Vas Kinris of San Francisco’s Zinc Details has an eye for smart, sleek, functional but charming design and exceptional talent, and when he curated Zinc Details’ SF Local Design Market, we knew we’d see some great things.
We instantly fell deeply in love with designer Kaii Tu‘s Valence System. Why? Because the Valence System was less a product than a process that solves a small, but not inconsequential problem.
It’s the problem of heirlooms.
Let me explain. Let’s say you inherit heirlooms. There’s an egg cup (but you like yours scrambled, thank you very much). There’s an odd-sized, odd-shaped fork (but you can’t identify what it is, despite a long trawl online). And a sherry glass. (Really?) These are all very nice, but these can easily become space wasters and dust catchers.
But what if the heirloom that’s passed along is a mold for glassware: one that allows you create your own glassware for a variety of purposes? Kaii’s modular mold can be configured any number of ways around a sleek, simple design: soy sauce dishes, tea cups, bowls for cocktail nibbles, glasses, saltcellars, etc. It’s about the way you live, not your grandfather.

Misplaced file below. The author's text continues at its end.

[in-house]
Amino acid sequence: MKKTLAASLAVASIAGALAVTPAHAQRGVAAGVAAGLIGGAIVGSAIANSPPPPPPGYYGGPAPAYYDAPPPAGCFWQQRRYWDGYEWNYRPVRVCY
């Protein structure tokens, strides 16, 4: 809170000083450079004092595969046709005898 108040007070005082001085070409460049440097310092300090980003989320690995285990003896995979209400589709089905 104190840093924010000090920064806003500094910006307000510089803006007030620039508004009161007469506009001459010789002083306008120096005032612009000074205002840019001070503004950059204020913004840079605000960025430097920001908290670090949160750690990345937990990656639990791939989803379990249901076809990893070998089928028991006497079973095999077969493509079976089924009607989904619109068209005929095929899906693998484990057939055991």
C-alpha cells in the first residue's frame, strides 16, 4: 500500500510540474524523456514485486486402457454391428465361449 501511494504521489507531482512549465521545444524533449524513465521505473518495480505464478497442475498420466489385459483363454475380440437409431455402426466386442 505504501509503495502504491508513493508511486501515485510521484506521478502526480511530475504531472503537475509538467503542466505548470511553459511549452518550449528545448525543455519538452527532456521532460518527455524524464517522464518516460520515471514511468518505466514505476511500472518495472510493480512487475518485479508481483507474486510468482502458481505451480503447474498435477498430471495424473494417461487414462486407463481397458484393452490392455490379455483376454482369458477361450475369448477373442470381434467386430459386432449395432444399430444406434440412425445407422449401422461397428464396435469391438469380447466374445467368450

Naturally, the mold itself is a work of art: cherry wood, crafted with the help of CAD and a computerized router. If you really use it as designed, it’ll gain the patina of use over time, which is also an inherent part of its heirloom quality.
What we also like is that it directly engages the hiring of a glassmaker in customizing the heirloom to your needs. As Kaii says, “This brings into close proximity the craft and consumption of the objects we have in our daily lives.”
Of course, what would you expect of a designer with a degree in Visual and Environmental Studies from Harvard, a diploma from the famed Design Academy Eindhoven, and then from California College of the Arts? Exactly.
He says, “It was in Eindhoven where I discovered that the worlds of conceptual art, craft, and design need not be separated,” and Valence brings this absolutely to life in a supremely accessible way. And for this joined up thinking, he was awarded a Windgate Fellowship for 2012, one of the largest awards in art and design.
Well done all around.
All images courtesy of the Kaii Tu